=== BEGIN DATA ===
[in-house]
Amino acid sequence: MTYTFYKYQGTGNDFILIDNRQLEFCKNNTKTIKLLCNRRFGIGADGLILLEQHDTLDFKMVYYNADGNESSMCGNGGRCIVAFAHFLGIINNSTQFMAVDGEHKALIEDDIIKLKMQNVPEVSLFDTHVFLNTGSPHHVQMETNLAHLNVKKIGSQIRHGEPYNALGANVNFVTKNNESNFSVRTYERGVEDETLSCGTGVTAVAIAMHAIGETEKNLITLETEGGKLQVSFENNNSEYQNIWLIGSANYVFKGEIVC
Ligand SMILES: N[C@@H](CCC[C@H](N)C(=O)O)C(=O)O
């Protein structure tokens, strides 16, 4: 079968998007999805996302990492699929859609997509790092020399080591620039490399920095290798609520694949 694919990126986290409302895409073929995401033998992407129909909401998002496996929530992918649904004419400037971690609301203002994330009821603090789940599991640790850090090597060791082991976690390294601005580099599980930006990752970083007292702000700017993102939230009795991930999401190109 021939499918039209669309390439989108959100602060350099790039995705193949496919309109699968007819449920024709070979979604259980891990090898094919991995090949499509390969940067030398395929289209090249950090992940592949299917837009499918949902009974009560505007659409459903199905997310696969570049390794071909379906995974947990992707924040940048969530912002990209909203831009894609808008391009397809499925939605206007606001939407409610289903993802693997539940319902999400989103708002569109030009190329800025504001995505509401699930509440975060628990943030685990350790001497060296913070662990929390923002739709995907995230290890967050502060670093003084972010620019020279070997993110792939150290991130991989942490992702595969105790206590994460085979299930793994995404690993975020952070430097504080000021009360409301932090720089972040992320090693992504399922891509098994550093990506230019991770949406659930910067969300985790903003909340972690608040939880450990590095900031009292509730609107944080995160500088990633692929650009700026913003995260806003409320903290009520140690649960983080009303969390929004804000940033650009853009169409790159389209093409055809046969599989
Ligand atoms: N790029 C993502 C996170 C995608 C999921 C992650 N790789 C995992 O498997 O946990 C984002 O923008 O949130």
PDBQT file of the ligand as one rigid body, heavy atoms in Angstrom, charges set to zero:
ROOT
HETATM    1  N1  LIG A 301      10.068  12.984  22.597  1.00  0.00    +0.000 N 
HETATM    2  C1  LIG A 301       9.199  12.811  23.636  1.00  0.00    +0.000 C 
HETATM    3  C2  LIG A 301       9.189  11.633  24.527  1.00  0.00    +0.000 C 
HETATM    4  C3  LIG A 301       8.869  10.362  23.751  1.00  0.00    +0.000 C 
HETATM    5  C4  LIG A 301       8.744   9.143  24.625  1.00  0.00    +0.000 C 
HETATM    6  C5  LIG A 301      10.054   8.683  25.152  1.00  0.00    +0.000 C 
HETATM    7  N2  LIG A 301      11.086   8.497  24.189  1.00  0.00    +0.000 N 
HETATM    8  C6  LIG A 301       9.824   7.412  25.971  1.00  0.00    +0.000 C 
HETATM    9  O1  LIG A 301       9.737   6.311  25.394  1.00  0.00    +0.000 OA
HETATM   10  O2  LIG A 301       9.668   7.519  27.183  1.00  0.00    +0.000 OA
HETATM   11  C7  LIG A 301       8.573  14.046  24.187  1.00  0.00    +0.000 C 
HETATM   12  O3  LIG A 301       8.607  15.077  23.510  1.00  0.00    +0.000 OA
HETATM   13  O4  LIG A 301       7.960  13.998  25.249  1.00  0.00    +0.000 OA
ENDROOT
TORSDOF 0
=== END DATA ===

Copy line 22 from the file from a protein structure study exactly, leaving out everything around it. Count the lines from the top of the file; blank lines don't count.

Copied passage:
TORSDOF 0